Taxes are unnecessary

As I reflect upon our country’s fiscal policy, it has become increasingly clear to me that there is no good reason for the federal government to collect taxes.  In fact, it seems to me that taxes are completely unnecessary.

This wasn’t always true of course.  For the vast majority of civilization’s history, gold and silver were its money.  Gold was particularly well suited for the job, given it’s scarcity.  In order for governments to function, they needed money.  And gold was money.  To get the gold they needed, governments taxed their citizens.

Governments could, of course, issue paper money–but the paper money was merely a receipt for gold on deposit.  The holder of the paper had the right to exchange it for gold.

Now all of that is just history, of course.  The “money” we circulate in this country is mere paper, denominated “Federal Reserve Notes.”  It is still just an IOU (a “note”), but it is no longer supported by gold or silver.  Because the issuance of these Federal Reserve Notes isn’t limited by the amount of gold the government has, or by anything else for that matter, their supply is unlimited and the government can print as many of them as it desires.

The proof of this is seen in the way the federal government has operated over the last ten years or so.  Consider this year:  the federal government will bring in about $2.29 trillion in tax revenue.


But the federal government will spend at least $3.66 trillion.


In truth, these estimates are both generous.  It is highly unlikely government revenues will be that high, or government spending that low.  But even with these optimistic numbers the government will come up nearly $2 trillion short.  So how will it make up the shortfall?  By creating more money.  It does this technically by first creating new debt, but the end result is an increase in the amount of “money”.  That is the magic of fiat money, and why spendthrift governments love it so much–they can print up an unlimited amount of it.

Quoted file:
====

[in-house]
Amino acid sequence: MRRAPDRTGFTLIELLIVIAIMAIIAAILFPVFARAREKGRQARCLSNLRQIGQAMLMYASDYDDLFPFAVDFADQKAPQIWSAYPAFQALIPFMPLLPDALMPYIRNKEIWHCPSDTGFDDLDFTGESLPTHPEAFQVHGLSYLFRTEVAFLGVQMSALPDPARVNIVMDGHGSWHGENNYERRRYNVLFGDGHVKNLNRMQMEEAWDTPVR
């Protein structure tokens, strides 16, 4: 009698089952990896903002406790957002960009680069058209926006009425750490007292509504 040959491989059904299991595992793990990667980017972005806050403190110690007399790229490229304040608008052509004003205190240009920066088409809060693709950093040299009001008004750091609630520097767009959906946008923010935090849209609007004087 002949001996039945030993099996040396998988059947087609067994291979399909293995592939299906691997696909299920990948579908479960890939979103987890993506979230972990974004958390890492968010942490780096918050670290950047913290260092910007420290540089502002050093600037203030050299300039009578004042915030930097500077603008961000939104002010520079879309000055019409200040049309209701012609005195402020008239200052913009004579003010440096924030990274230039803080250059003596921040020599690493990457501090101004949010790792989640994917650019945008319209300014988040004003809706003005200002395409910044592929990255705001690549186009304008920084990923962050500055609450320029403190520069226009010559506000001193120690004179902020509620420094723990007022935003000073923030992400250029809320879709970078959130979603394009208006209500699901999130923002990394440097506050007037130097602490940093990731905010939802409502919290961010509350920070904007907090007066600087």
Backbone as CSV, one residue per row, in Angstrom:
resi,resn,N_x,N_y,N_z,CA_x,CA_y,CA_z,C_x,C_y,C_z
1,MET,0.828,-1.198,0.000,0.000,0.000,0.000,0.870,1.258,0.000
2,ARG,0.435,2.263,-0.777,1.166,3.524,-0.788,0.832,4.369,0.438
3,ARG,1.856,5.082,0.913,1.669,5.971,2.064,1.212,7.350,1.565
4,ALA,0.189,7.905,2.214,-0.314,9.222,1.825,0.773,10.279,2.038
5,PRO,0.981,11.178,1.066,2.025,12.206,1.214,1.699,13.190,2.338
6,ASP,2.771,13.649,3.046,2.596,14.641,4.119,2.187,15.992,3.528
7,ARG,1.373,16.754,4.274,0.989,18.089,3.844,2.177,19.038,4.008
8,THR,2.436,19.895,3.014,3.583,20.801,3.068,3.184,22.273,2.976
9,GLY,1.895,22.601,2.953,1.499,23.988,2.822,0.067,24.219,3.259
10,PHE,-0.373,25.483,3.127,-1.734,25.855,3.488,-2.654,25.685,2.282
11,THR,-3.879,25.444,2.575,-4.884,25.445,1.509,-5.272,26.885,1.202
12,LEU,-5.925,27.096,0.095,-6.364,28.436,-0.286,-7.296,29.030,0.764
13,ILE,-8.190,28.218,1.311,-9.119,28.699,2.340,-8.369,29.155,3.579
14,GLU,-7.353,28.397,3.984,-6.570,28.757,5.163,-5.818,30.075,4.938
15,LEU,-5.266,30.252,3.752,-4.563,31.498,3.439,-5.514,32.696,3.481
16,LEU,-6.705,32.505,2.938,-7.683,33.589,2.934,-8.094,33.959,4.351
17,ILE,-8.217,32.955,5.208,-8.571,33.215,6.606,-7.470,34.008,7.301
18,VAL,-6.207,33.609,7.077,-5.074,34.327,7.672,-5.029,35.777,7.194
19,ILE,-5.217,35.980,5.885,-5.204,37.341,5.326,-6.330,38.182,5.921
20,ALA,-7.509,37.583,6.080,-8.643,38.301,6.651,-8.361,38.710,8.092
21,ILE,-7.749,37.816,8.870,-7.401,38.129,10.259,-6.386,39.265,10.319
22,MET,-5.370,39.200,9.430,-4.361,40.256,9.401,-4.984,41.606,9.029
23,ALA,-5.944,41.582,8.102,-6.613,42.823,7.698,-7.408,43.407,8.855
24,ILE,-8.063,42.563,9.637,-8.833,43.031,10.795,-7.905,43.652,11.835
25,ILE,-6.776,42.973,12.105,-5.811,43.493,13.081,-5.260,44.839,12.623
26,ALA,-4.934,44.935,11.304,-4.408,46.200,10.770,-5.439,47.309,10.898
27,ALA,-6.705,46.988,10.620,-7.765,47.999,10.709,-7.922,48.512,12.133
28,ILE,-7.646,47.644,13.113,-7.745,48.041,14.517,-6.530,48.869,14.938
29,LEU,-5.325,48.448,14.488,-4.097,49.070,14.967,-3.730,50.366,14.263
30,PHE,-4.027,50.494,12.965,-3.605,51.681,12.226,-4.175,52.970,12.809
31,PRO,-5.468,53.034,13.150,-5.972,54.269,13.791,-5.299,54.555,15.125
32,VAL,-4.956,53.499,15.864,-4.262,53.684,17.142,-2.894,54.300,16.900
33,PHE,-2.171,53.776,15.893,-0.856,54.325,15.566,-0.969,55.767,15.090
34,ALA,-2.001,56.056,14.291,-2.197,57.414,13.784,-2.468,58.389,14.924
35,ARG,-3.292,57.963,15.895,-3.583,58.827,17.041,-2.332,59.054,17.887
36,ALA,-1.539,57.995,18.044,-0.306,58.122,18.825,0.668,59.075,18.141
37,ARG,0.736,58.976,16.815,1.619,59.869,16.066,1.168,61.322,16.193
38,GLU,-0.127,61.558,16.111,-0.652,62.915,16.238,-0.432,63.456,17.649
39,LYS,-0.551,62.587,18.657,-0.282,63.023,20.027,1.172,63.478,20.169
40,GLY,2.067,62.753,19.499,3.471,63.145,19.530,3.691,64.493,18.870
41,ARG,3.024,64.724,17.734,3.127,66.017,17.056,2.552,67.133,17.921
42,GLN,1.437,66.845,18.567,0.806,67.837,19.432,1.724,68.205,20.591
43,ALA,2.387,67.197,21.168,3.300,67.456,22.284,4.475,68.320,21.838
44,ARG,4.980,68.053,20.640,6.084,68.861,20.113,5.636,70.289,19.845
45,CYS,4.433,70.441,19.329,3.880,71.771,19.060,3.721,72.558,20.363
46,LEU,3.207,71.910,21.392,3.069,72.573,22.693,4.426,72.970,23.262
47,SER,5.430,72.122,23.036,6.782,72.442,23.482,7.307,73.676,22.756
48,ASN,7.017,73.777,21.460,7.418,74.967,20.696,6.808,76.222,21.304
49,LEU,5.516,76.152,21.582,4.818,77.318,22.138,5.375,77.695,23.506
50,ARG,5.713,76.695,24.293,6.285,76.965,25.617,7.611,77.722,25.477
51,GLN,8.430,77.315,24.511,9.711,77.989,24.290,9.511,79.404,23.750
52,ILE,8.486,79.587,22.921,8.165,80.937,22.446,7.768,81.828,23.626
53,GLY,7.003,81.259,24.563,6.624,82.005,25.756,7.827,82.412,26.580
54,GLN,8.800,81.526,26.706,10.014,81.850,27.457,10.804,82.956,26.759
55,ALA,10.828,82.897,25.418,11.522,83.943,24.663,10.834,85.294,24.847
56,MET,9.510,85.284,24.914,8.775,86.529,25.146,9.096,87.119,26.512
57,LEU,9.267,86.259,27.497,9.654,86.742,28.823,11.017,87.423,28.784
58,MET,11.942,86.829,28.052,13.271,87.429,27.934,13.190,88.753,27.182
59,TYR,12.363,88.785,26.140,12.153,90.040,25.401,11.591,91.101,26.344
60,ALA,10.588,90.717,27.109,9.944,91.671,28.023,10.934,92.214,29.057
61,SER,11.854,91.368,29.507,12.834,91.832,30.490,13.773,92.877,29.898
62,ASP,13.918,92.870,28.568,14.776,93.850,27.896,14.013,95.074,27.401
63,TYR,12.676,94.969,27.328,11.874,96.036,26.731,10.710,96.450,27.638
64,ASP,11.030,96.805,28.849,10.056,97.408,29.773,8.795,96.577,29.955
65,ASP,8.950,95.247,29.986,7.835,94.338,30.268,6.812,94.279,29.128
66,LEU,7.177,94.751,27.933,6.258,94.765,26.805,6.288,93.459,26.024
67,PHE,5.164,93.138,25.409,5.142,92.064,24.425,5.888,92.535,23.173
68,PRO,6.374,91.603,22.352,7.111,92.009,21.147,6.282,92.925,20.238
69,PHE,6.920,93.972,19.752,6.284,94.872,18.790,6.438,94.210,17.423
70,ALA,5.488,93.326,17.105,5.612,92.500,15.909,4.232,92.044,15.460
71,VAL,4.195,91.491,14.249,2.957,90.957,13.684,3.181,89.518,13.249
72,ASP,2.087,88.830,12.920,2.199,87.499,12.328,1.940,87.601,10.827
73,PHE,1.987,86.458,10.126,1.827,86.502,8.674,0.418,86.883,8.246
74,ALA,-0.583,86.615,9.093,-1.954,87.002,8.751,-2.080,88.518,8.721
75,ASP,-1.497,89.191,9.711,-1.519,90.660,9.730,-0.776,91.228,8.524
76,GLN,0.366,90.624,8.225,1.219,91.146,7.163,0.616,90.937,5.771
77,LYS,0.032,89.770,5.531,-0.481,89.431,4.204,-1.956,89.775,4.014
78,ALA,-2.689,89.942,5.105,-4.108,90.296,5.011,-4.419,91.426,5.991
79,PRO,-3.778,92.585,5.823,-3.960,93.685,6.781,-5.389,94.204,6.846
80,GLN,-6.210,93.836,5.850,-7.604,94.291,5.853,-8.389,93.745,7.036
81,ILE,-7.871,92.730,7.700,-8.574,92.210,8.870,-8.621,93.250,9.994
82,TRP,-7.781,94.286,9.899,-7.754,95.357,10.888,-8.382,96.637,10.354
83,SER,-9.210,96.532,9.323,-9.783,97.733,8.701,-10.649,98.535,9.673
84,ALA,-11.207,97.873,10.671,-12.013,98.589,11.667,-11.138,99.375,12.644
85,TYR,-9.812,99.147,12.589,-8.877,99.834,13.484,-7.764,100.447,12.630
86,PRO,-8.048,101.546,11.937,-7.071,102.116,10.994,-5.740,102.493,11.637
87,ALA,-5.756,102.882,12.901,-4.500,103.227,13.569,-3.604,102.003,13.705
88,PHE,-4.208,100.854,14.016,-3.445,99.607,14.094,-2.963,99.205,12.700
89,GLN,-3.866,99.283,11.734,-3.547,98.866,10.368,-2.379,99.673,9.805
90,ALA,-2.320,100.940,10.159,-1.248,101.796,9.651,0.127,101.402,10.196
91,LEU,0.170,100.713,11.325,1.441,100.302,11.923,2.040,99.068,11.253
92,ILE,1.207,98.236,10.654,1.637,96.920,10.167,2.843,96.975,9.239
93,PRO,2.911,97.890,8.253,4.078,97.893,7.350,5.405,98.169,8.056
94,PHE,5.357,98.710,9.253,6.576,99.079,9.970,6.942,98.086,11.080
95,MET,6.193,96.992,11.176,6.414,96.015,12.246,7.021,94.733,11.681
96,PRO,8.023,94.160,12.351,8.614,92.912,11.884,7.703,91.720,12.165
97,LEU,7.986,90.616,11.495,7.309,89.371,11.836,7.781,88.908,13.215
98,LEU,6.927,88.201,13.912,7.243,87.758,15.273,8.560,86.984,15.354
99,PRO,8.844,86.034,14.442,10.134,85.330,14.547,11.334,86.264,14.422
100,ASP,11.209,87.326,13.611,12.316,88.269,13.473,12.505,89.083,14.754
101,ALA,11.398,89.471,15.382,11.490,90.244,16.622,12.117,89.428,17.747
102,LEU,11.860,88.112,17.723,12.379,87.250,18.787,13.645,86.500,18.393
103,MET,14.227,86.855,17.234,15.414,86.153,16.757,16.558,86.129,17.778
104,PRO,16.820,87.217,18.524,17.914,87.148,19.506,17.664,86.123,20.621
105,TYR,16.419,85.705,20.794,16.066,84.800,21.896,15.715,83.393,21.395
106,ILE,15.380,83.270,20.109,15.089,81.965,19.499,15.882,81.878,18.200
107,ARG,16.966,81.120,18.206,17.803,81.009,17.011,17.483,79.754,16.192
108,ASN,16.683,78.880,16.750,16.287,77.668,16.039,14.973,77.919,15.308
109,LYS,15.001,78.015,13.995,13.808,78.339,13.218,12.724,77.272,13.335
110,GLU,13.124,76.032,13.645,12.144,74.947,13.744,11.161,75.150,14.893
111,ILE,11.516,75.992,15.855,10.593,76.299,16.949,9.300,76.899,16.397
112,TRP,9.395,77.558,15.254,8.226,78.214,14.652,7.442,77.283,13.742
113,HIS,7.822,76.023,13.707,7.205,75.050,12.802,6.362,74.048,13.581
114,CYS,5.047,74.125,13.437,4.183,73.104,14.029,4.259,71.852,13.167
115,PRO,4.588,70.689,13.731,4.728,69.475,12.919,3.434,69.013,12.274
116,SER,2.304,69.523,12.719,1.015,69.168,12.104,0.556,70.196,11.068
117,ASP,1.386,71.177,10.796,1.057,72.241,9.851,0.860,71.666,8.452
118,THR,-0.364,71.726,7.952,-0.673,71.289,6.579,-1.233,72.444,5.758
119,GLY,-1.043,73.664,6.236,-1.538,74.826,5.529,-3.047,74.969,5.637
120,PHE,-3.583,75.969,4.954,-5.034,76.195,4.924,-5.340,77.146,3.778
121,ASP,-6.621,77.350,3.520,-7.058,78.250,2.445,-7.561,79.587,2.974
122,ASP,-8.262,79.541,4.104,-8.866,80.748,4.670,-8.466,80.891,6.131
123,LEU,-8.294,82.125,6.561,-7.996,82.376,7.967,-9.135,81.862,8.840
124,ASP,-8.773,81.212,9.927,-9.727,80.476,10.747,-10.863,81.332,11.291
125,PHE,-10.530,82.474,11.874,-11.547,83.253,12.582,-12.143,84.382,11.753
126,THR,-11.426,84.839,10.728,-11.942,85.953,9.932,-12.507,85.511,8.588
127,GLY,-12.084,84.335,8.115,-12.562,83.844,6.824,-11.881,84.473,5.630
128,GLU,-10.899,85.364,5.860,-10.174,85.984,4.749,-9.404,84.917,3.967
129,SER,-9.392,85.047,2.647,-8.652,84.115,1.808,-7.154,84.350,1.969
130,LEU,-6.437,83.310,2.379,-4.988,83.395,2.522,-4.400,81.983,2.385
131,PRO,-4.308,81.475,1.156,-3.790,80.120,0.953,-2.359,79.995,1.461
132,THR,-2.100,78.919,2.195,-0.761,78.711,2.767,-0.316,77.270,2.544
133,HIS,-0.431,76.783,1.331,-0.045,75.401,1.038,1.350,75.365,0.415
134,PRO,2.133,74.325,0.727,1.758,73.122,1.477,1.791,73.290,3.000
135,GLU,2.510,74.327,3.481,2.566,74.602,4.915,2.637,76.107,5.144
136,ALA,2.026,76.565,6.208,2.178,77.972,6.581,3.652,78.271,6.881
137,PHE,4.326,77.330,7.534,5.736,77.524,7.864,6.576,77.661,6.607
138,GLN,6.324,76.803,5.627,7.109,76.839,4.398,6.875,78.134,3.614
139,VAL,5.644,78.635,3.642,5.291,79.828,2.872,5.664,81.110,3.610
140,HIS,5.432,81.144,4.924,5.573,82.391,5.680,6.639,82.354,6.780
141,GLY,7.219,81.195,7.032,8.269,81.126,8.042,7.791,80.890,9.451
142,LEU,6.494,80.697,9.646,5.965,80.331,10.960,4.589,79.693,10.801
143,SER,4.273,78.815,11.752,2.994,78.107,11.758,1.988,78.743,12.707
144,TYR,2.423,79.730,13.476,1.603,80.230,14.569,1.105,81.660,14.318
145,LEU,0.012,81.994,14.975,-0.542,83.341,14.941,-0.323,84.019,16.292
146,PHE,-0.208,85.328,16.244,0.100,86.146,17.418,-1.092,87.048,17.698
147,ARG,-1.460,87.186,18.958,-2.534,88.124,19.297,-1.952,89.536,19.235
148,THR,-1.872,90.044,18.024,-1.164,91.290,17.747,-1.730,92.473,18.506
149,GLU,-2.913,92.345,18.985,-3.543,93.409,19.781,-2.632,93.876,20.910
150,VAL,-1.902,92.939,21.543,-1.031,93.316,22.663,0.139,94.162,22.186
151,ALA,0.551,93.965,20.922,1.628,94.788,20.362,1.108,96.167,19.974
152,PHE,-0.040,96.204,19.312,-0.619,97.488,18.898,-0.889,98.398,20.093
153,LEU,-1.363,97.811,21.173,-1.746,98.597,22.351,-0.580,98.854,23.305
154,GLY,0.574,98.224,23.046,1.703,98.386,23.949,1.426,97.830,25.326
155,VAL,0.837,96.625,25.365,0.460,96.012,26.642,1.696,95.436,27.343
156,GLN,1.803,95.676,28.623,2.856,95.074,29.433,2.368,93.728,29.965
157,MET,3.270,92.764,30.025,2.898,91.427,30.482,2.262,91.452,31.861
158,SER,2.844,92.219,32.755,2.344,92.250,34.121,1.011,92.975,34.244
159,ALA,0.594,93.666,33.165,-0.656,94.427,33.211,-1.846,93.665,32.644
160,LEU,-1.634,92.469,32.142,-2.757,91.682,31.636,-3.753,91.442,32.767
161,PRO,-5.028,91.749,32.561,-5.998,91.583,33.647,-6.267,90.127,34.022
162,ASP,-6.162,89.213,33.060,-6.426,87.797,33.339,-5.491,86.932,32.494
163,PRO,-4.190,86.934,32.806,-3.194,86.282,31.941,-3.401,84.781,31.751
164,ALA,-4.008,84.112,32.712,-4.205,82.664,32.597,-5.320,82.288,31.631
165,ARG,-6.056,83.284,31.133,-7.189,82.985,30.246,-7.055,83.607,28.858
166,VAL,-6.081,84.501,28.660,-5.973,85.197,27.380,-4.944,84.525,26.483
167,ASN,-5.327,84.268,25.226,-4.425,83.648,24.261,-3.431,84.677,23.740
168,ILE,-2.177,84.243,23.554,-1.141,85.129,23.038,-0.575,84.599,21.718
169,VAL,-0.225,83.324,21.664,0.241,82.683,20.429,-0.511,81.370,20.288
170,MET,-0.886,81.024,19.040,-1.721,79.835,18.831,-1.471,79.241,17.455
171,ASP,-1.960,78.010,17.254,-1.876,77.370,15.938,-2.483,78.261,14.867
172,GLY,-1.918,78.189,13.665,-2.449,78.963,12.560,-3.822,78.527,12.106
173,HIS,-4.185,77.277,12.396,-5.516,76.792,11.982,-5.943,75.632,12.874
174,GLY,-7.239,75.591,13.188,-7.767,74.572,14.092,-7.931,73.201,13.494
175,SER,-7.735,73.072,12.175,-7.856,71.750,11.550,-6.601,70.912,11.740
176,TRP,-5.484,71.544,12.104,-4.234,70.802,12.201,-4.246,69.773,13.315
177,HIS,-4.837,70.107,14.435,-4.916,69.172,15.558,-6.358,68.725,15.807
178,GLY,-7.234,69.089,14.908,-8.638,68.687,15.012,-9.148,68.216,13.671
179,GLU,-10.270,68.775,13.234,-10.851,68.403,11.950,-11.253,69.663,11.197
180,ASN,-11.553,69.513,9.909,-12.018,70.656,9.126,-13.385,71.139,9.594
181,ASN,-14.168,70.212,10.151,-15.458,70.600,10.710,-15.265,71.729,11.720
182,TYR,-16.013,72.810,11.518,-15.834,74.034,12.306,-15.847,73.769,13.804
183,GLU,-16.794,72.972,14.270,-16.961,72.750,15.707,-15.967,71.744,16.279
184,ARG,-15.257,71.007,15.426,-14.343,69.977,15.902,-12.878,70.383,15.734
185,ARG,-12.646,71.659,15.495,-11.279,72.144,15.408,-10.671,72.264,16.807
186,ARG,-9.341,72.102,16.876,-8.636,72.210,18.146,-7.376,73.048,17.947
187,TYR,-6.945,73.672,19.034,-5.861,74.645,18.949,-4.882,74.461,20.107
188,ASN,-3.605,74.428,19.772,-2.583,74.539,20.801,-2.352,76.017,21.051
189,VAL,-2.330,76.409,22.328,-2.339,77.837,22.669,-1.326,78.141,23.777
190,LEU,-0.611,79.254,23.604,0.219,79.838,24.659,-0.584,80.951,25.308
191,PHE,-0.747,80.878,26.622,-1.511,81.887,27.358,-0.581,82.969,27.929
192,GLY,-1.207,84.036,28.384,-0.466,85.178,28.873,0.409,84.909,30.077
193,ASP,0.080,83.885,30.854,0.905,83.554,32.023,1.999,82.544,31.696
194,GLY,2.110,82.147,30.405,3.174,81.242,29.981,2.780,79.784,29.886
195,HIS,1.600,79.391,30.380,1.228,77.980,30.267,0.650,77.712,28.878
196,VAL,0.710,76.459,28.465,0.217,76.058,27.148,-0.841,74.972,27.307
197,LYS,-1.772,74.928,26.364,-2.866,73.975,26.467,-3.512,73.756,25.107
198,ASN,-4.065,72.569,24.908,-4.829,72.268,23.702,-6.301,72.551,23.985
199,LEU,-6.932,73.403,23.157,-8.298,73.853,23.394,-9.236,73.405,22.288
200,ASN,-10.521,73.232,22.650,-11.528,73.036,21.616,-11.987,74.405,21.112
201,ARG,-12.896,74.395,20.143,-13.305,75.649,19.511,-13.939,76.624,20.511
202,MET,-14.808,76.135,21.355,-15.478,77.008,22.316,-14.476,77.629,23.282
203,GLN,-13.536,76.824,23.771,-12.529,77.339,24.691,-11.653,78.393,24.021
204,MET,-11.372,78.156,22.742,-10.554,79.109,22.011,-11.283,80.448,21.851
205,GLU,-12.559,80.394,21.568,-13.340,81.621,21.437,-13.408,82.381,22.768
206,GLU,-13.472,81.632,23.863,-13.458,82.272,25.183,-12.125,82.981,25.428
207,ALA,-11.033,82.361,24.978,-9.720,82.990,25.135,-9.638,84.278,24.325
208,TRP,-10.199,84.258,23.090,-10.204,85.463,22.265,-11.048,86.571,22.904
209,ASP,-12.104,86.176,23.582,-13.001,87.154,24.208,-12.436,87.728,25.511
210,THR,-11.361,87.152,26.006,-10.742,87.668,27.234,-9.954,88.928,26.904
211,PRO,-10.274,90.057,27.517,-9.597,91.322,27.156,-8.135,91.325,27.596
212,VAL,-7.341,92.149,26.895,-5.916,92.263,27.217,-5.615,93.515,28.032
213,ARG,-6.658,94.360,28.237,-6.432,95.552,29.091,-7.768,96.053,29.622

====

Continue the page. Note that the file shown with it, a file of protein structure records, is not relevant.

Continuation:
Which brings me back to my point about taxes.  If our government can print up 2 trillion extra dollars this year, does it really need to take a trillion from us in income taxes?  Why not just print up 3 trillion and let us keep our incomes?  After all, we’re just giving them back the same intrinsically worthless paper that they are printing at will.

The answer is that in a scheme like this, there really is no reason to tax the citizens.  Because our government no longer chooses to pretend that US dollars are scarce and limited in amount, there is no reason to continue to shuffle them around between the citizens and the tax collectors.

Of course there are some good reasons why the federal government will want to keep taxing incomes.  Tax policy is government’s favorite mechanism for social engineering.  If the social engineers want to encourage or promote something, they create a “tax incentive” for it.  If they want to discourage something, they tax it.  (Of course it’s stupid to make revenue dependent upon activities that we’re hoping to discourage, but that rant is for another day.)  Tax policy also permits the political party in power to reward its consitituents, and punish its opponents, by shifting marginal rates around.  This little game of wealth redistribution is a political patronage plum that is too attractive to resist. Finally, the principal way fiat money retains any value is because the government can require that taxes be paid with it.

But they don’t really need our money.  As their actions make plain, they can print all they need, whether they take any from us or not.  And at the rate they’re going, what’s another trillion going to matter?

But alas, by April 15 we’ll all pony up a substantial chunk of the fruits of last year’s labor, to a government that will waste three times that amount before our next payment is due.

But this game won’t last much longer.